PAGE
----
Marrakesh Agreement Establishing the World Trade Organization (WTO)

The World Trade Organization (WTO) was formally established by the Final Act of the Uruguay Round of Multilateral Trade Negotiations, or Marrakesh Agreement on 1 January 1995.

The General Agreement on Tariffs and Trade (GATT), the General Agreement on Trade in Services (GATS), and the Agreement on Trade-Related Aspects of Intellectual Property Rights (TRIPS) are annexes to this umbrella Agreement; all WTO member states are automatically bound to these treaties and do not undergo a separate signature and ratification process for them. The WTO is responsible for settling disputes that arise between member states under these trade agreements, and works with developing countries to support the development of technical trade laws and capacities.

This document includes: Final Act Embodying the Results of the Uruguay Round of Multilateral Trade Negotiations; Declaration on the Contribution of the WTO to Achieving Greater Coherence in Global Economic Policymaking; Decision on Trade and Environment; Decision on the Acceptance of and Accession to the Agreement Establishing the WTO.

Opened for signature15 Apr 1994
Entered into force1 Jan 1995
Latest update15 Apr 2021
Available languages
English Marrakesh Agreement Establishing the World Trade Organization
English Marrakesh Agreement Establishing the World Trade Organization

States parties

The parties to the General Agreement on Tariffs and Trade (GATT) became the original WTO member states after ratifying the Marrakesh Agreement, which entered into force on 1 January 1995. All other members have joined the organization as a result of negotiation, and the terms of accession are dependent upon the country's stage of economic development and the current trade regime. An offer of accession is given once consensus is reached among members.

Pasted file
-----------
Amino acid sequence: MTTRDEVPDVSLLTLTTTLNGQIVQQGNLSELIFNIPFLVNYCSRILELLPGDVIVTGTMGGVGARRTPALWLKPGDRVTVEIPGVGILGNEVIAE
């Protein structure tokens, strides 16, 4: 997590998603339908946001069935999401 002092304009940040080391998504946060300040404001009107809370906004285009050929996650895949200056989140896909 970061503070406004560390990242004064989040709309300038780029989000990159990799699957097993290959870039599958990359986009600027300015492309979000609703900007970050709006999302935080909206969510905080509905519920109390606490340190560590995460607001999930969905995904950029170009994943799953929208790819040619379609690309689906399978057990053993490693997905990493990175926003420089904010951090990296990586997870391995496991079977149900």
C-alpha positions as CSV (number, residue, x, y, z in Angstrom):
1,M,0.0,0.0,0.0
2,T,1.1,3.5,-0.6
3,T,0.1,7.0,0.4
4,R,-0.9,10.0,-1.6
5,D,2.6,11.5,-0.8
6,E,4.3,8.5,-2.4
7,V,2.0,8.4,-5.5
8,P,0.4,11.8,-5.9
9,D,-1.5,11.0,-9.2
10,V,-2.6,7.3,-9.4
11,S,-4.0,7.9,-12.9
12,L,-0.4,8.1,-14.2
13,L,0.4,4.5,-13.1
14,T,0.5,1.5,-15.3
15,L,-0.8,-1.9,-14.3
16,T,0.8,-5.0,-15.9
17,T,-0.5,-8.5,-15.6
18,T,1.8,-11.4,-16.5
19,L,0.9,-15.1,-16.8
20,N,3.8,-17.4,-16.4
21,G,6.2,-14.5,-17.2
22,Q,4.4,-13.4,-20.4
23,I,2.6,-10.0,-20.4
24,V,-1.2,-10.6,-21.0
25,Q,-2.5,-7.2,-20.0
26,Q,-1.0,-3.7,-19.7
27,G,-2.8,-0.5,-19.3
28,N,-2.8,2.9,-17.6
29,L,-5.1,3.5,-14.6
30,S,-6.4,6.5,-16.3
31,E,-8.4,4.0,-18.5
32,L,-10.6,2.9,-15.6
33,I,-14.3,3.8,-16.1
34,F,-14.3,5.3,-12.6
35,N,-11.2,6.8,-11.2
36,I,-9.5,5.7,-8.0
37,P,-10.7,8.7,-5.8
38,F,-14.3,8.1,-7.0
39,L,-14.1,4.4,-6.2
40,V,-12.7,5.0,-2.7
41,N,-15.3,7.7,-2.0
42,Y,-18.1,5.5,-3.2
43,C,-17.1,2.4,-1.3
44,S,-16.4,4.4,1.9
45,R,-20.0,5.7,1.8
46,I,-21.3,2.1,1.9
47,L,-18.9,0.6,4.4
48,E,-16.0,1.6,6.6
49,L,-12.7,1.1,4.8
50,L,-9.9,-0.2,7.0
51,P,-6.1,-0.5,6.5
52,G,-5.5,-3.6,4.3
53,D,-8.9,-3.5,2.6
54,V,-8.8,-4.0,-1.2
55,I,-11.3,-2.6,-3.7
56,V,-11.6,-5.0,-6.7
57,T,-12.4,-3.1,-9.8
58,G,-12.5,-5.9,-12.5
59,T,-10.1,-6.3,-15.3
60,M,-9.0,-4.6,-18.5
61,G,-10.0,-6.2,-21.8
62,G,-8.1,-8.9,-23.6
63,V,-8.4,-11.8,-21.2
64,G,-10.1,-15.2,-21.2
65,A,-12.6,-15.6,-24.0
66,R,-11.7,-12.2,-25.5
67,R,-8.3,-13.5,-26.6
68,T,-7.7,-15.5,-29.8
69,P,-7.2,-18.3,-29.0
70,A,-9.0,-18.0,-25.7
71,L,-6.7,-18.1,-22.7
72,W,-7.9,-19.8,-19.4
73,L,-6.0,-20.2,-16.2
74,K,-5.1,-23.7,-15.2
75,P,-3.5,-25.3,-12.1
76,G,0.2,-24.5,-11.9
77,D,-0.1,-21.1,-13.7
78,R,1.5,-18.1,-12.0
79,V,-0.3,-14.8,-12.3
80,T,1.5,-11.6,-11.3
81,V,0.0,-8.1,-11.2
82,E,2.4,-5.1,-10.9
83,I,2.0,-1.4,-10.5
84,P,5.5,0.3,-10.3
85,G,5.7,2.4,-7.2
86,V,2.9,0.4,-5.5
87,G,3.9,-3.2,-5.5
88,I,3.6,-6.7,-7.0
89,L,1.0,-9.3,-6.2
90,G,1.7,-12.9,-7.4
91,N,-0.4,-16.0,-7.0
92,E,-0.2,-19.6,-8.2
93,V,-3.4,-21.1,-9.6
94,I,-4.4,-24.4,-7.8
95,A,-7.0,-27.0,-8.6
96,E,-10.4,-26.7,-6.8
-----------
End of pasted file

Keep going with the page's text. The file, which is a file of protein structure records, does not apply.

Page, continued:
The WTO has 164 members and 25 observer governments.

Download states parties (CSV, 9 kb)
Entered into force
AfghanistanParty17 Dec 201529 Jun 201629 Jul 2016
AlbaniaParty17 Jul 20009 Aug 20008 Sep 2000
AlgeriaObserver15 Apr 1994
AngolaParty15 Apr 199424 Oct 199623 Nov 1996
Antigua and BarbudaParty15 Apr 19941 Jan 1995
ArgentinaParty15 Apr 199429 Dec 19941 Jan 1995
ArmeniaParty10 Dec 20026 Jan 20035 Feb 2003
AustraliaParty21 Dec 19941 Jan 1995
AustriaParty15 Apr 19946 Dec 19941 Jan 1995
Showing 1 to 10 of 206 countries

The state has accepted, approved, ratified, or is otherwise party to the agreement, indicating consent to be bound to the agreement.

The state has signed, but not yet ratified or become an official party to the agreement. Where the signature is subject to ratification, acceptance or approval, the signature does not establish the consent to be bound. However, it is a means of authentication and expresses the willingness of the signatory state to continue the treaty-making process. The signature qualifies the signatory state to proceed to ratification, acceptance or approval. It also creates an obligation to refrain, in good faith, from acts that would defeat the object and the purpose of the agreement.

The state has not taken any actions with regard to the agreement.

Associate member
The state may have requirements for some of the statutory or non statutory aspects of an agreement, but would not confer all of the obligations of the agreement on the member. Associate members may not have voting rights.

The state is non-party to an agreement, but has the ability to attend meetings or other discussions, and otherwise participate in activities. Observers may be granted permission to speak at formal meetings.